Is PHP a badly designed programming language?

Yes, it’s a horribly designed language (read PHP: a fractal of bad design if there is any doubt in your mind), but by asking this question you’re misunderstanding PHP.

Let’s try to understand where PHP is coming from and what it is. This interview with Rasmus Lerdorf, creator of PHP, shines a lot of light on what PHP is and what it isn’t: Interview — PHP’s Creator, Rasmus Lerdorf

“Well, I didn’t plan PHP. I think in terms of solving problems, not in terms of software projects. I actually hate programming, but I love solving problems.”

One could argue that it’s a bit misleading to even call PHP designed. Sure, in some sense it’s designed, but the word designed, at least for me, conjures the image of someone with great experience that sat down for a year or two, and designed a language — this is how Clojure, C# and Haskell were created. That’s not what happened with PHP. Instead, I’d say that PHP was grown.

If you doubt this, check this out: Re: Flexible function naming

Rasmus: “htmlspecialchars was a very early function. Back when PHP had less than 100 functions and the function hashing mechanism was strlen(). In order to get a nice hash distribution of function names across the various function name lengths names were picked specifically to make them fit into a specific length bucket. This was circa late 1994 when PHP was a tool just for my own personal use and I wasn’t too worried about not being able to remember the few function names.”

The sentence above would make many computer scientists start turning in their graves at 1200RPM.

You need to understand that PHP was written by Rasmus Lerdorf more or less by accident as a constantly growing number of helper functions when doing web programming. If Haskell is a super-designed, well organized toolbox in titanium with lots of powerful but weird and arcane tools, PHP is three to four toolsheds in different color (one pink with green spots) filled with random but very useful and approachable tools that lacks cohesion.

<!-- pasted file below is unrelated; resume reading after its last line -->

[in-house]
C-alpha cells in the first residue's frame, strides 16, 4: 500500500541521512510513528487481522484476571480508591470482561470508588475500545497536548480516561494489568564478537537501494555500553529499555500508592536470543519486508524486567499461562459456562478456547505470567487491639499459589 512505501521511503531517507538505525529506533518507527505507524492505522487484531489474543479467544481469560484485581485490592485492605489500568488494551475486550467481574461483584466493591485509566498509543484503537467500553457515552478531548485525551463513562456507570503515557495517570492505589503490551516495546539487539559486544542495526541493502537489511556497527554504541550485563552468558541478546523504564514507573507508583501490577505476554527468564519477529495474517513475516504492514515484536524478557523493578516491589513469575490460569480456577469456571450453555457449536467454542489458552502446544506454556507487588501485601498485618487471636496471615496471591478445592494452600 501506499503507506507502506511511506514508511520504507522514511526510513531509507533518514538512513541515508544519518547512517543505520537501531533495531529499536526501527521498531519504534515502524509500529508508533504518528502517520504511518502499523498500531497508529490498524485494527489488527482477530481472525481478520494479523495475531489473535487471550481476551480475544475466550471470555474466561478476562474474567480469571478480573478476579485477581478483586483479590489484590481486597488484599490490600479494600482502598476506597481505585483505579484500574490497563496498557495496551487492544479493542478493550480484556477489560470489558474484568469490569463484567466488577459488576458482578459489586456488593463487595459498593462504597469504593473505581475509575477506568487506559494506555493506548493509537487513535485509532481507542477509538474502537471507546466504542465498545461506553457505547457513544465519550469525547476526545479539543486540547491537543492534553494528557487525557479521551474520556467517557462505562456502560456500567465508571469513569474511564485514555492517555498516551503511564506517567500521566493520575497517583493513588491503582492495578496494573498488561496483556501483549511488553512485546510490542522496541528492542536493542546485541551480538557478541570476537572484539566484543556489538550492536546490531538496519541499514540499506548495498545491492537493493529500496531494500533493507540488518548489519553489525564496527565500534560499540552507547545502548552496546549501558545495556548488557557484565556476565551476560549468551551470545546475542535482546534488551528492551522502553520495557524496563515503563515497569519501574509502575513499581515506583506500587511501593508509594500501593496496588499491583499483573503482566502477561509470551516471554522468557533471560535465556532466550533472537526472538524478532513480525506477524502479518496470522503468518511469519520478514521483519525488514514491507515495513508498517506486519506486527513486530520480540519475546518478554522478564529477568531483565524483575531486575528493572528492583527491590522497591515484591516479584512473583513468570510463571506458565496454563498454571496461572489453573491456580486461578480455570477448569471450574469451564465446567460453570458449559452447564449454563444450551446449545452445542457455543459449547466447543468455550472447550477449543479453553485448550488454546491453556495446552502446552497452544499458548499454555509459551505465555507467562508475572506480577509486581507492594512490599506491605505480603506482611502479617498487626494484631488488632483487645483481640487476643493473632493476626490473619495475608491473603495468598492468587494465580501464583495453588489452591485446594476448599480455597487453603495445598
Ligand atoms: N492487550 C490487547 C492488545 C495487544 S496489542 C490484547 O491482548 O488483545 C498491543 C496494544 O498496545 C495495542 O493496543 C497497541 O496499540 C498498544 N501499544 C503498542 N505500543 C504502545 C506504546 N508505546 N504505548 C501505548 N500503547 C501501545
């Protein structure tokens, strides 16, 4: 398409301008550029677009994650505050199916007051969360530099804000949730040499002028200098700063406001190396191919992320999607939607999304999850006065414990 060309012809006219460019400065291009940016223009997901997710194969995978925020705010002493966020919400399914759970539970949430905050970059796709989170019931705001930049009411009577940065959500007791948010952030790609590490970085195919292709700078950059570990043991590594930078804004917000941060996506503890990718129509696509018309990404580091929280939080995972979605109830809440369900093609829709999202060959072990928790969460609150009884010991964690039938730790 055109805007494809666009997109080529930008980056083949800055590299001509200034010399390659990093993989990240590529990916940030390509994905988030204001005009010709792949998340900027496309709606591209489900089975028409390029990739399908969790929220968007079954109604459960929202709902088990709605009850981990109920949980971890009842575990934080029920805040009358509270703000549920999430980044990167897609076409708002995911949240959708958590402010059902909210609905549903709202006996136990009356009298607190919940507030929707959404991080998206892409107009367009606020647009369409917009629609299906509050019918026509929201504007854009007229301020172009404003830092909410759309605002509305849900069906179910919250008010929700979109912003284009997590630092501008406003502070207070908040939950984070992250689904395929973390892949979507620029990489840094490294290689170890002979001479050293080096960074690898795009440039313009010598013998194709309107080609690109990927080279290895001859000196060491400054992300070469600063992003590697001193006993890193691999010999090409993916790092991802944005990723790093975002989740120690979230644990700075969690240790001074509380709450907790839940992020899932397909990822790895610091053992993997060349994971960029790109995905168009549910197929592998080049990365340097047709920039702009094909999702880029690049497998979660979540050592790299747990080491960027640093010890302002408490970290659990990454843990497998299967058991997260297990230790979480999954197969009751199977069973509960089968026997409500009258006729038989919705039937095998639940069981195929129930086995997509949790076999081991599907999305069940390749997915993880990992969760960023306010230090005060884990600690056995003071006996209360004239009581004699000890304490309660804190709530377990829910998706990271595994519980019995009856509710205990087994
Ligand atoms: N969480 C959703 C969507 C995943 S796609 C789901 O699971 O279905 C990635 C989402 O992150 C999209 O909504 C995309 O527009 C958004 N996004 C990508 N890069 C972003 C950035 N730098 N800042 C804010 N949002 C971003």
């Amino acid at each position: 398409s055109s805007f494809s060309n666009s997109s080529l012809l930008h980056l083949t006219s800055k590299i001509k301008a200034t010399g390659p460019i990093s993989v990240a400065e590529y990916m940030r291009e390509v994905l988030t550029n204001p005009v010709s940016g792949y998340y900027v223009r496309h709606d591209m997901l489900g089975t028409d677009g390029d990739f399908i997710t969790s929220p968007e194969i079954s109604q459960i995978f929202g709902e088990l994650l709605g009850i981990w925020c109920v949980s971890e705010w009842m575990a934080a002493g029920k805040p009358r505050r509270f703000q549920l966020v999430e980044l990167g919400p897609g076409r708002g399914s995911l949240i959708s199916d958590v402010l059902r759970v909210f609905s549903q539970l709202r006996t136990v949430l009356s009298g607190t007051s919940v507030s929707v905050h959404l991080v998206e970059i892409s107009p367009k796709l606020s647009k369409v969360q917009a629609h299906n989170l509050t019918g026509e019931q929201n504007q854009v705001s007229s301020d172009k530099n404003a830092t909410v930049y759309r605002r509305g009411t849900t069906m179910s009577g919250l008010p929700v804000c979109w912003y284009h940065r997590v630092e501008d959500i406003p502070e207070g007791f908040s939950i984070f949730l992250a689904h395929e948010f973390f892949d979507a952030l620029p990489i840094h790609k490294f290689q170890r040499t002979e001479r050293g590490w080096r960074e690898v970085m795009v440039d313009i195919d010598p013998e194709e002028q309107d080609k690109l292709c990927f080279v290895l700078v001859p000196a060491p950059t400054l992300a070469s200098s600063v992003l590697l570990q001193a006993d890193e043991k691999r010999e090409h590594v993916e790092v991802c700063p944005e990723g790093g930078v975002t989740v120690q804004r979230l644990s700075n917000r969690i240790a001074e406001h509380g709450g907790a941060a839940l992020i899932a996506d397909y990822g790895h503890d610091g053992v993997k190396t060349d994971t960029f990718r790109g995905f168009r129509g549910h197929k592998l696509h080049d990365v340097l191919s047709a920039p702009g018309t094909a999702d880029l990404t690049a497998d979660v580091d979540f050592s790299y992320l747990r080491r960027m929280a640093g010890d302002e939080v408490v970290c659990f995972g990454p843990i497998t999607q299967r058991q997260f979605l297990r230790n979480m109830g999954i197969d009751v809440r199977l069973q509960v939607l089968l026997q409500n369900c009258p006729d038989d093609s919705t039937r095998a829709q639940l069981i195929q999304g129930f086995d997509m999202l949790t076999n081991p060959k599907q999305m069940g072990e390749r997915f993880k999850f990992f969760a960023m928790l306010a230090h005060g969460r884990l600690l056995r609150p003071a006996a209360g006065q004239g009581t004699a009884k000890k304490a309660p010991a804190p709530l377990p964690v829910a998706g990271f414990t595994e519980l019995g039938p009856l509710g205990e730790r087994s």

I think Lerdorf says it best himself:

Rasmus: “In the end, what I think set PHP apart in the early days, and still does today, is that it always tries to find the shortest path to solving the Web problem. It does not try to be a general-purpose scripting language and anybody who’s looking to solve a Web problem will usually find a very direct solution through PHP. Many of the alternatives that claim to solve the Web problem are just too complex. When you need something up and working by Friday so you don’t have to spend all weekend leafing through 800-page manuals, PHP starts to look pretty good.”

Get it? Yes, from many points of view, PHP is a horrible language, but if you’re in a situation where you need the shortest possible way to solve a web-related problem, have little prior experience with web programming, and long-term consequences are of little concern, then PHP makes a starts making a lot more sense.

So you have a broken table?

You can go to the store, buy some tools, learn carpentry, and spend the weekend fixing the table and polishing it up…

… or you just fix the fucker with duct tape because people will be showing up to the party in two hours.

Fun Fun Function

A fun, personal and down-to-earth show about programming

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